By Jonathan Franklin and Juan Forero
Washington Post Foreign Service
Tuesday, October 12, 2010; 6:35 PM
SAN JOSE MINE, Chile - After 68 days deep in a dank, hot purgatory, the first of 33 trapped miners was expected to be hoisted to freedom Tuesday night, ending a dramatic life-and-death struggle that has mesmerized much of the world.
The first miner was expected to surface by 9 p.m. Eastern, a two-hour delay from an earlier timeline announced by Chilean President Sebastian Pinera.
Authorities said the miner would be Florencio Avalos, who is relatively healthy despite his ordeal and prepared to deal with unforeseen problems should the specially designed capsule that will carry to him to freedom become lodged in a 28-inch tunnel. The last miner out will be Luis Urzua, 54, who was shift chief when the mine collapsed and has been a steady force for the other miners.
Speaking by phone from the mine Tuesday morning, Urzua reflected on the saga, carefully choosing his words to describe what it has been like for such a large group to be trapped in such tight quarters for so long. "This was a group with different personalities and manners of being," he said.
"We have had a stage here in our lives that we never planned for, and I hope to never live again like this, but that's the life of a miner," said Urzua, who has been mining for three decades. Taking charge after the collapse, Urzua rationed food, giving each miner one spoonful of tuna every 48 hours.
He also kept order, ensuring that the group maintained unity, which NASA specialists who have been monitoring the drama say was vital to keeping up moral and preventing discord.
"We had to be strong," Urzua said. "All the workers in the mine fulfilled their roles." One miner became the spokesman to the outside world, for instance, while others provided comic relief for their comrades and still others simply showed fortitude for their less experienced colleagues. "We worked hard for our own rescue," Urzua said.
Asked about the dangers of the mine, particularly this copper and gold mine in the middle of the Atacama desert, Urzua explained that they all knew of the inherent dangers. "We always say that when you go into the mine you respect the mine and hope you get out," he said.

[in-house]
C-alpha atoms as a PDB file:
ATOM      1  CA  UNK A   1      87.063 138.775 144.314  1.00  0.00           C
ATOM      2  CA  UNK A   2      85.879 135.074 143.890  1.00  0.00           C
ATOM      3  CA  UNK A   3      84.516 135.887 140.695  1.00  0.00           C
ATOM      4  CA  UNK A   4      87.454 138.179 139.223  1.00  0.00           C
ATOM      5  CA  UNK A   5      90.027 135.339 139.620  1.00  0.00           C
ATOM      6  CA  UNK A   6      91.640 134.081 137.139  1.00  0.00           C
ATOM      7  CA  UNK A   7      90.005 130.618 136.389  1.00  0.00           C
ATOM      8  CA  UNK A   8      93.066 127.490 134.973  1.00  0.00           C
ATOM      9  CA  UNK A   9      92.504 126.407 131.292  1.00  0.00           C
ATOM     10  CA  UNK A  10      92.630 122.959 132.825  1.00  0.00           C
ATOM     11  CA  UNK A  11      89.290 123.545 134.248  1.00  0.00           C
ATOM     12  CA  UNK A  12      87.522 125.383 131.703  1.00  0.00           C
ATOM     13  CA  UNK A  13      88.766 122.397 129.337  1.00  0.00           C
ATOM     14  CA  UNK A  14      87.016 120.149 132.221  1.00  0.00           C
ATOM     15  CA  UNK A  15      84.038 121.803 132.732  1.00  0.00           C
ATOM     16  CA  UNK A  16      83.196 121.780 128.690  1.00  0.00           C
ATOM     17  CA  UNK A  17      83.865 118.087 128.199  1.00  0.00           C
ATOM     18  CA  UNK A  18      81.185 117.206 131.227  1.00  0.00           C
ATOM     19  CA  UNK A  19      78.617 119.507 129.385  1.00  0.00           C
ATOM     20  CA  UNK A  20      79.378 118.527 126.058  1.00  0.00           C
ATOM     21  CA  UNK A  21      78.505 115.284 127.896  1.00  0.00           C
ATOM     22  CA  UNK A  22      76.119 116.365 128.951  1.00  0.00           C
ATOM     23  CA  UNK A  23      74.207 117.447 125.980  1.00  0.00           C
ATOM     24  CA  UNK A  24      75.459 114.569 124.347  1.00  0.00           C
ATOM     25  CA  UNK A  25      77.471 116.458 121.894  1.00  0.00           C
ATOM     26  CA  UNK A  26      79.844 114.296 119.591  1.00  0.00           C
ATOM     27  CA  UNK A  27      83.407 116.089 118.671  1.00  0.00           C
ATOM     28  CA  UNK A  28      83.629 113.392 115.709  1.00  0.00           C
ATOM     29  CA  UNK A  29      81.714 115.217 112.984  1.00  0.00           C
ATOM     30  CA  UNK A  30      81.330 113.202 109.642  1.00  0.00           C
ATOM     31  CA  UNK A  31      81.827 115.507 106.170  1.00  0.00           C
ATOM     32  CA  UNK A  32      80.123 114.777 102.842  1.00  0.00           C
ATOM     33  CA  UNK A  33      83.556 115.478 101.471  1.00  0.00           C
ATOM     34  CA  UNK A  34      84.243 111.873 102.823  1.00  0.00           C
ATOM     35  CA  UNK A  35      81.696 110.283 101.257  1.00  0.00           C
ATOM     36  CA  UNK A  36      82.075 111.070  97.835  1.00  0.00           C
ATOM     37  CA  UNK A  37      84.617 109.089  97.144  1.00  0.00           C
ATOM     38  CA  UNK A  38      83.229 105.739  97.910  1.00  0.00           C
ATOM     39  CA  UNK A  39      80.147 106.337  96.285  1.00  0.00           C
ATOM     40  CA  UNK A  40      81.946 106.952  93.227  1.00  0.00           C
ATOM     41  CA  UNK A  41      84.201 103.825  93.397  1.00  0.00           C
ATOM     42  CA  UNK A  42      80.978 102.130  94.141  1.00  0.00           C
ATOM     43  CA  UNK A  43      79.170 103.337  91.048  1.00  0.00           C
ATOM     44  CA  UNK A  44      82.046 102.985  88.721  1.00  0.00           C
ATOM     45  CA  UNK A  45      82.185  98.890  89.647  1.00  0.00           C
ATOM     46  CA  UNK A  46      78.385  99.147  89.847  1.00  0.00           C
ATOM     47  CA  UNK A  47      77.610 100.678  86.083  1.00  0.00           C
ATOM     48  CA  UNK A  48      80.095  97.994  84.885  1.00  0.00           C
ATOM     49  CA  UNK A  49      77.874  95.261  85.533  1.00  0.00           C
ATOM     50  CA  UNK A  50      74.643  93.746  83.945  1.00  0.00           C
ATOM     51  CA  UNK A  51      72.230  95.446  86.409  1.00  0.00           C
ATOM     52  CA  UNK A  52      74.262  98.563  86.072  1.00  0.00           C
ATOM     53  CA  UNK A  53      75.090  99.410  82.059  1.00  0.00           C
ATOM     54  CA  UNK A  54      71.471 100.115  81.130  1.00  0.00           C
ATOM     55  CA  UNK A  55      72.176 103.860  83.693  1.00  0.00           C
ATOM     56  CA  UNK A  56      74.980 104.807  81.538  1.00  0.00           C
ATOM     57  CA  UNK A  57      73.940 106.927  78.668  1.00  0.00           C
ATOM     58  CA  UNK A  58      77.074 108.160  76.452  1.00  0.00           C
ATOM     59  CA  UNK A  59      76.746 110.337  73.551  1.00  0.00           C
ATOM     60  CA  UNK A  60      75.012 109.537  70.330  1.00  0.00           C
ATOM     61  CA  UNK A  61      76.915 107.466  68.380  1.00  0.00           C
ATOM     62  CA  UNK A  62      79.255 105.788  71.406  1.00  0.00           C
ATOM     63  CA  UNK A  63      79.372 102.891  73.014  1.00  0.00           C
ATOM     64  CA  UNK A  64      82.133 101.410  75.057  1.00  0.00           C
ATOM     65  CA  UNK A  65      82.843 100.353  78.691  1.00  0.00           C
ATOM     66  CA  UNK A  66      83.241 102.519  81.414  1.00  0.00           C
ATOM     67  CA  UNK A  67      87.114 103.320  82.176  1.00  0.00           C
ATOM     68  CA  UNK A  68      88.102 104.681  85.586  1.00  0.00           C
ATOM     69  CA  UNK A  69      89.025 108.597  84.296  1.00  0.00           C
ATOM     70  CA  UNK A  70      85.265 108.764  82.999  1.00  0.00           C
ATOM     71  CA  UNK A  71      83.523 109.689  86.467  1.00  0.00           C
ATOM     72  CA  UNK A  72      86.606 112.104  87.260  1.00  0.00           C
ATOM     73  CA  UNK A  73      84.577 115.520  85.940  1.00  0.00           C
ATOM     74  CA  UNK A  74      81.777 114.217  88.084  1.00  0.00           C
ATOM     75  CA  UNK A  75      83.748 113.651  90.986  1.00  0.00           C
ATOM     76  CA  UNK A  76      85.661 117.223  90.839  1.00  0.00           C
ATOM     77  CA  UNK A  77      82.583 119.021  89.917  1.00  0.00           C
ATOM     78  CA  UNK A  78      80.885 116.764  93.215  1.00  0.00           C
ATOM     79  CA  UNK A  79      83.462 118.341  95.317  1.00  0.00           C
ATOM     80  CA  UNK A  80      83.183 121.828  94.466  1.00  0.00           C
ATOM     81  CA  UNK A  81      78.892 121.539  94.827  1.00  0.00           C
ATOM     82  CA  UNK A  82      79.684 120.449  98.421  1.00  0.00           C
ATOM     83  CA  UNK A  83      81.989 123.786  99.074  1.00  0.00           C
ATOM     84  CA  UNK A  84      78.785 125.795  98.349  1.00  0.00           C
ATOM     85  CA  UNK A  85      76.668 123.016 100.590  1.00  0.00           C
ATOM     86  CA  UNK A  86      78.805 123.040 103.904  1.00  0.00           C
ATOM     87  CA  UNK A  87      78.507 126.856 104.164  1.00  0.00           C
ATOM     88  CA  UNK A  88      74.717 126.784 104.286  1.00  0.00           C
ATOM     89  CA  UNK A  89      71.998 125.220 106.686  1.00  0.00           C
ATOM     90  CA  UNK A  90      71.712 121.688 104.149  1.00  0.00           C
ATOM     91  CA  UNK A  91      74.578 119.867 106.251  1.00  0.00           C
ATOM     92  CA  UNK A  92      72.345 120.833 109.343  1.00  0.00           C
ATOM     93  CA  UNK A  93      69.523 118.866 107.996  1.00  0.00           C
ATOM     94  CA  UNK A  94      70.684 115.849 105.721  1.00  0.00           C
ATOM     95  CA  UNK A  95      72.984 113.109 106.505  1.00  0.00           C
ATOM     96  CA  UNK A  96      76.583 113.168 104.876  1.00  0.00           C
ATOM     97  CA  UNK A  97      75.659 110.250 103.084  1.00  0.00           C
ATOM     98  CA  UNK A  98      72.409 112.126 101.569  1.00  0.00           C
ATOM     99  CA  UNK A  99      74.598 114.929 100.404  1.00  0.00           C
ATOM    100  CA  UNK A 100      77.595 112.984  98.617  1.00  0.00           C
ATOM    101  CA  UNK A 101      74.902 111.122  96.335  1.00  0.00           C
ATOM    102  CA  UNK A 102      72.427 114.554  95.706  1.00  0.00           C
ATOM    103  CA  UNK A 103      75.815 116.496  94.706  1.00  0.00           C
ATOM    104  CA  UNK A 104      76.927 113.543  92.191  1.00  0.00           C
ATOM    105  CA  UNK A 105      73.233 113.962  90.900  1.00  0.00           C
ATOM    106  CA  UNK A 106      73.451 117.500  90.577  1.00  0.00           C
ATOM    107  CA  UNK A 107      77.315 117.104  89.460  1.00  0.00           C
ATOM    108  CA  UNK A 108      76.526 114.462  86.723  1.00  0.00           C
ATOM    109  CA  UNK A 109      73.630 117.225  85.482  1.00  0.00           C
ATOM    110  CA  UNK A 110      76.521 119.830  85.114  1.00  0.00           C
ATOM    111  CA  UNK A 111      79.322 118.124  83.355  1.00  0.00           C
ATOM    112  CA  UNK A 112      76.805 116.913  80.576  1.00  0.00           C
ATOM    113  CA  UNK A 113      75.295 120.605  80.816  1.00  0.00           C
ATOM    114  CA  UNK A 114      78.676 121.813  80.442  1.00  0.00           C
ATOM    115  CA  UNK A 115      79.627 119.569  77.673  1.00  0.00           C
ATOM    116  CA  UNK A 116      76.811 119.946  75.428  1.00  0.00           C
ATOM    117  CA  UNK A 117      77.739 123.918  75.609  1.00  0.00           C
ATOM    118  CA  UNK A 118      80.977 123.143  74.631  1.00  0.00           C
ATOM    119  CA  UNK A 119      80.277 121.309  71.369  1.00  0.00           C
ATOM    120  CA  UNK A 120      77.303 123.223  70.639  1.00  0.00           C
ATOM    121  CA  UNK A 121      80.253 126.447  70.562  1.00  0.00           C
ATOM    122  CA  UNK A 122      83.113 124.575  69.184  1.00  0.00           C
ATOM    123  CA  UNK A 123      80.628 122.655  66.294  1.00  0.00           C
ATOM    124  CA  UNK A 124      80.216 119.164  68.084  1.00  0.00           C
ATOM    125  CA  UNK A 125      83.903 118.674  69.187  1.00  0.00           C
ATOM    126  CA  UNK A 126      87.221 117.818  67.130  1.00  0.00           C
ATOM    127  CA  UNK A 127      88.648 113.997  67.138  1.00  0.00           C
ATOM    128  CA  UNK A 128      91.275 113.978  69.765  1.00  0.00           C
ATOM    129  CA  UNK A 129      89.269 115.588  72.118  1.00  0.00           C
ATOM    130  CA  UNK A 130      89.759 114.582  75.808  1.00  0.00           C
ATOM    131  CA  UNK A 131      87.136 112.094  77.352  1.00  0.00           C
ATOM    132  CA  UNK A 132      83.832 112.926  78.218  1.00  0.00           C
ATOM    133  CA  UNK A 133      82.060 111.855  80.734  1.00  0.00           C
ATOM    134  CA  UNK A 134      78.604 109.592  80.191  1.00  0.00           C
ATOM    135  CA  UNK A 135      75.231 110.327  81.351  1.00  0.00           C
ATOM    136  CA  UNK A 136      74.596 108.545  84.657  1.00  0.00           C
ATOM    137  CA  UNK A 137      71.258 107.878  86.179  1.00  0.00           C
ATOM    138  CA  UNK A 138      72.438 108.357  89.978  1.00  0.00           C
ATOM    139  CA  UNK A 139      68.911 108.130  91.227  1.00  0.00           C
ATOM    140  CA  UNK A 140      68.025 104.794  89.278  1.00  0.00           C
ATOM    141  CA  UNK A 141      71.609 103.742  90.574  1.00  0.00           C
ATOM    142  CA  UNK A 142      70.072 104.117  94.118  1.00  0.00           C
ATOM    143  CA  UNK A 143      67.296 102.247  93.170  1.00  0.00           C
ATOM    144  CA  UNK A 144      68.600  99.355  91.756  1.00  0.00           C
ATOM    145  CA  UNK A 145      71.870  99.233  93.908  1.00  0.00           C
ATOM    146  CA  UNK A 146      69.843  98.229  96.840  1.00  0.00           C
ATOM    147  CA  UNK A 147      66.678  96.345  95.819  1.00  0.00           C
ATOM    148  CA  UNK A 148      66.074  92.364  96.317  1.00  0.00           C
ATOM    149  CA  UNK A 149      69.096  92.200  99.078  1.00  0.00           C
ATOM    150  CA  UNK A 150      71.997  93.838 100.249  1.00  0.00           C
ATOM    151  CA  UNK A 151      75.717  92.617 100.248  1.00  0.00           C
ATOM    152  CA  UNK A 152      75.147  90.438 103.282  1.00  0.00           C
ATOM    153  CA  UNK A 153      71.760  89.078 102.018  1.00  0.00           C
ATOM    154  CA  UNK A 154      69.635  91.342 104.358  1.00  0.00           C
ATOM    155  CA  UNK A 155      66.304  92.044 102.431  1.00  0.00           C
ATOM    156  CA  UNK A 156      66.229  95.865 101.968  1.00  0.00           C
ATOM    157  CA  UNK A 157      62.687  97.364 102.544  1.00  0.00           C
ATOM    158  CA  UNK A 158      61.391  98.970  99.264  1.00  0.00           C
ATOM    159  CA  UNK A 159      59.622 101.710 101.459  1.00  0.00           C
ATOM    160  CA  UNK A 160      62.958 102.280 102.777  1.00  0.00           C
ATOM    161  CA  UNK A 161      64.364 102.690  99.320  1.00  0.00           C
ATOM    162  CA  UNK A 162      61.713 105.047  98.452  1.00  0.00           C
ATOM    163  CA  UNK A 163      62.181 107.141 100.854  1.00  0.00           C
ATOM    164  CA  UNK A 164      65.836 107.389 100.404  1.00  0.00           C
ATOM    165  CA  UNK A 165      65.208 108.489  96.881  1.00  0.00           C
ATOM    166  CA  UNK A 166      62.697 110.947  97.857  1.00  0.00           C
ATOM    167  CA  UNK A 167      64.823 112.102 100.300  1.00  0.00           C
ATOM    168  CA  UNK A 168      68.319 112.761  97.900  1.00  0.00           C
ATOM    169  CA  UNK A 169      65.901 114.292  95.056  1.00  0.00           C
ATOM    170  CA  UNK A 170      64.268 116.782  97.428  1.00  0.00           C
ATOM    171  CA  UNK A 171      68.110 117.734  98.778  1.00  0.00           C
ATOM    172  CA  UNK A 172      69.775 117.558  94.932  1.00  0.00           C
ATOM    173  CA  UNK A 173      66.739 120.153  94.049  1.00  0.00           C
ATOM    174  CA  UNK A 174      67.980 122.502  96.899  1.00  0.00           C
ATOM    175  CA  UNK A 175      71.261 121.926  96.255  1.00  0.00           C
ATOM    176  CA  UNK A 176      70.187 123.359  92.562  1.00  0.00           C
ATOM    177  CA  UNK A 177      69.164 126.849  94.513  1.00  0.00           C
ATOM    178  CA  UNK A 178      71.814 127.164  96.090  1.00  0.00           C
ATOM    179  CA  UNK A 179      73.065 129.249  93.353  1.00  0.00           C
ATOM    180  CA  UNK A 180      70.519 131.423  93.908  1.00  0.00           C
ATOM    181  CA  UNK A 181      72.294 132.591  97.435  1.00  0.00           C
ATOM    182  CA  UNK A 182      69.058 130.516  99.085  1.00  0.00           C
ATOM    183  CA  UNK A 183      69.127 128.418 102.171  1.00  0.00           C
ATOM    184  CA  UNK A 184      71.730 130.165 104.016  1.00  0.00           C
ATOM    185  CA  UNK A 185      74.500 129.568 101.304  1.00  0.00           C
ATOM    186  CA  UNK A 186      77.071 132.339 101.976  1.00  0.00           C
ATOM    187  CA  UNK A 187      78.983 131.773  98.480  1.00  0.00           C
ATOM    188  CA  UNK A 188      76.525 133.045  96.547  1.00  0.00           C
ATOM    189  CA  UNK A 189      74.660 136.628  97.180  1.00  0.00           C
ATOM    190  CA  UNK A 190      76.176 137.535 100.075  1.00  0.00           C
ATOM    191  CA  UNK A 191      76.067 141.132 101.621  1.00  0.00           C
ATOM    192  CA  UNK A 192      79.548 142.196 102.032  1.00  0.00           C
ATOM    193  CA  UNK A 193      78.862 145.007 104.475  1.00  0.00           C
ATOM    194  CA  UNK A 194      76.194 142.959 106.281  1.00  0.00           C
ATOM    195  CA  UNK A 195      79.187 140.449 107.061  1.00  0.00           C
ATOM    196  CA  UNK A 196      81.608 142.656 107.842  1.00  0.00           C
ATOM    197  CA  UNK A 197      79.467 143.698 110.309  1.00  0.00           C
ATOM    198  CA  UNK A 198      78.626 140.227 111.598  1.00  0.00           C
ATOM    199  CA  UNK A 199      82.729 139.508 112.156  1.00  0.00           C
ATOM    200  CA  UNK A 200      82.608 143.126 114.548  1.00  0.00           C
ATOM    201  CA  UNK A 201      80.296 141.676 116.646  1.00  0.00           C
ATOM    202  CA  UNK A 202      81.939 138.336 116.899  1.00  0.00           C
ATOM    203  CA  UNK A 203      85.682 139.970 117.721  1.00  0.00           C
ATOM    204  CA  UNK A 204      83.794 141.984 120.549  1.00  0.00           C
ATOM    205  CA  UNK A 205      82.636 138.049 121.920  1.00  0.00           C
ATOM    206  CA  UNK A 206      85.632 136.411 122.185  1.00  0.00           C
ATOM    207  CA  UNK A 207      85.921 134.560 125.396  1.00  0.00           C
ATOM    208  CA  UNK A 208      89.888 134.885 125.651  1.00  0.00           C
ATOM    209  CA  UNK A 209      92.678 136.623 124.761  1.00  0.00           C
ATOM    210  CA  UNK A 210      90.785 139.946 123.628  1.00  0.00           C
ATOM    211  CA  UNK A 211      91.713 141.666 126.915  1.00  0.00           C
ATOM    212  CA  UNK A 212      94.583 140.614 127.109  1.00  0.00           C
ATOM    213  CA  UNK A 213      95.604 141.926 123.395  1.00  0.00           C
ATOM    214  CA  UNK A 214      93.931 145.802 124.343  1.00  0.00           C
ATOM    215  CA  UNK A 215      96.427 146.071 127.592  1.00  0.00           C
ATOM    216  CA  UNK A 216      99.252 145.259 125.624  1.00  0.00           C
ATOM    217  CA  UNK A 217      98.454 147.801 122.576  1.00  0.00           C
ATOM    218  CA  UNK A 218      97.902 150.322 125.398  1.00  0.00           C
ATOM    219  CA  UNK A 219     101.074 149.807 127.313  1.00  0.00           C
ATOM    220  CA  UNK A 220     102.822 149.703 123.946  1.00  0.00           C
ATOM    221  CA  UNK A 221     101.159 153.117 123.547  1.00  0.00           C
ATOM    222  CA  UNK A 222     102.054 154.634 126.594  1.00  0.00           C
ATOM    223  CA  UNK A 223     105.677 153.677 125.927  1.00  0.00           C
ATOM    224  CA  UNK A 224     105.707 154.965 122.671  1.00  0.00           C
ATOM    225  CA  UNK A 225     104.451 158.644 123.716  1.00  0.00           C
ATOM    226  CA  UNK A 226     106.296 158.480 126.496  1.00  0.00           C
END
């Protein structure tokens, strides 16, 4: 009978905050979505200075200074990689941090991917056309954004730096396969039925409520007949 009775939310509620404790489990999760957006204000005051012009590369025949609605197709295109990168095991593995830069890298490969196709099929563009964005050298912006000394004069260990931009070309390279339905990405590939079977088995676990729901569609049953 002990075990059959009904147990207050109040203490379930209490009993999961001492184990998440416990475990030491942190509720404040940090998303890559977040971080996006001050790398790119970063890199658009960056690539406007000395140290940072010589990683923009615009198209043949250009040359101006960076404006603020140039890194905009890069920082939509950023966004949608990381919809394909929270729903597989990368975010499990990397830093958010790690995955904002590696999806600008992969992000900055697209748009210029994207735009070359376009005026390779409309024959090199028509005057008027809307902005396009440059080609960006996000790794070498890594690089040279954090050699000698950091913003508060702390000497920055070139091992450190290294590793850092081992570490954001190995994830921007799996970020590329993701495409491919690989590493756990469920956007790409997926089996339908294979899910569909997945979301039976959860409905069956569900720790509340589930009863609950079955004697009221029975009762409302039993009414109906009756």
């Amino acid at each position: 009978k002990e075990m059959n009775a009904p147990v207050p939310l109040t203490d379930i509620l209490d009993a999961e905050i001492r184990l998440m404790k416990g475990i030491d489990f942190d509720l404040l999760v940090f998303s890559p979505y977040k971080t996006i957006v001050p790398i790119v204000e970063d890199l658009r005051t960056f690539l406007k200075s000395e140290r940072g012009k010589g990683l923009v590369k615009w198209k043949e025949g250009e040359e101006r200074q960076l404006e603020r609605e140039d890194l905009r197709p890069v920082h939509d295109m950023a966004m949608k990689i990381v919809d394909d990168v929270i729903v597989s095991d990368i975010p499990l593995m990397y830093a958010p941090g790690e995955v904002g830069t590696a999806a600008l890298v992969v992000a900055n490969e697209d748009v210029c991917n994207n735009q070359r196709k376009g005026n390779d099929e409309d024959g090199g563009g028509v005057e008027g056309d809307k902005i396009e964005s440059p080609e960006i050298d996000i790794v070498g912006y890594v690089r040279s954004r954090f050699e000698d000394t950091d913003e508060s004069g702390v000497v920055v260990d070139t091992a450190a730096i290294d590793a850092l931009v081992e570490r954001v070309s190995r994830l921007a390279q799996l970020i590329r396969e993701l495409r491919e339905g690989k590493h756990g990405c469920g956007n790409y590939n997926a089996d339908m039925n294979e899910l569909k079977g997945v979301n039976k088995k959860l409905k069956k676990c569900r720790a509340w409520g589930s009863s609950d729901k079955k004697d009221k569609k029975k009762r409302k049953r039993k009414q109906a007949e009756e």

That was the past, though, and now the miners are focusing on their freedom as well as the range of emotions they are sure to feel after being reunited with loved ones and coming into contact with an army of reporters and cameramen eager to hear what it was liked to be trapped for so long.
Through their lifeline to the outside world, the miners have been able to converse with rescuers via telephone, receive toothbrushes and clean socks, and get detailed instructions about their rescue. They also know about the intense interest in their story in Chile and in the world beyond.
"We're so proud the whole country has come behind us," Urzua said. He said that the men are are now focused on cleaning up the cavity they have called home for more than two months - though he noted that "we don't have any place to put the garbage."
Some of the men were gathering rocks to take up with them, a reminder for the rest of their lives about the place where they almost died. Richard Villaroel, 26, said by phone that he was excited about being with his wife, who is expected to deliver a baby this week.
"I didn't sleep at all last night. I couldn't," Villaroel said. He sent "lots of love to his family waiting above."
Tough-bitten men such as Mario Gomez, 63, who once worried about surviving, are now concerned about how they will look as they emerge from the darkness.
"My father worried about his looks and likes to put on cologne and comb his hair back nicely," said Maria Jose Gomez, 17, who has been camping out on this moonscape in the northern Atacama desert. "He will be thinking about combing his hair. He only has, like, three hairs, but he worries about it."
Although viewers from as far away as Japan and Russia have been mesmerized by the drama, the remarkable story of survival has also consumed people in this dagger-shaped country on the southern fringe of South America.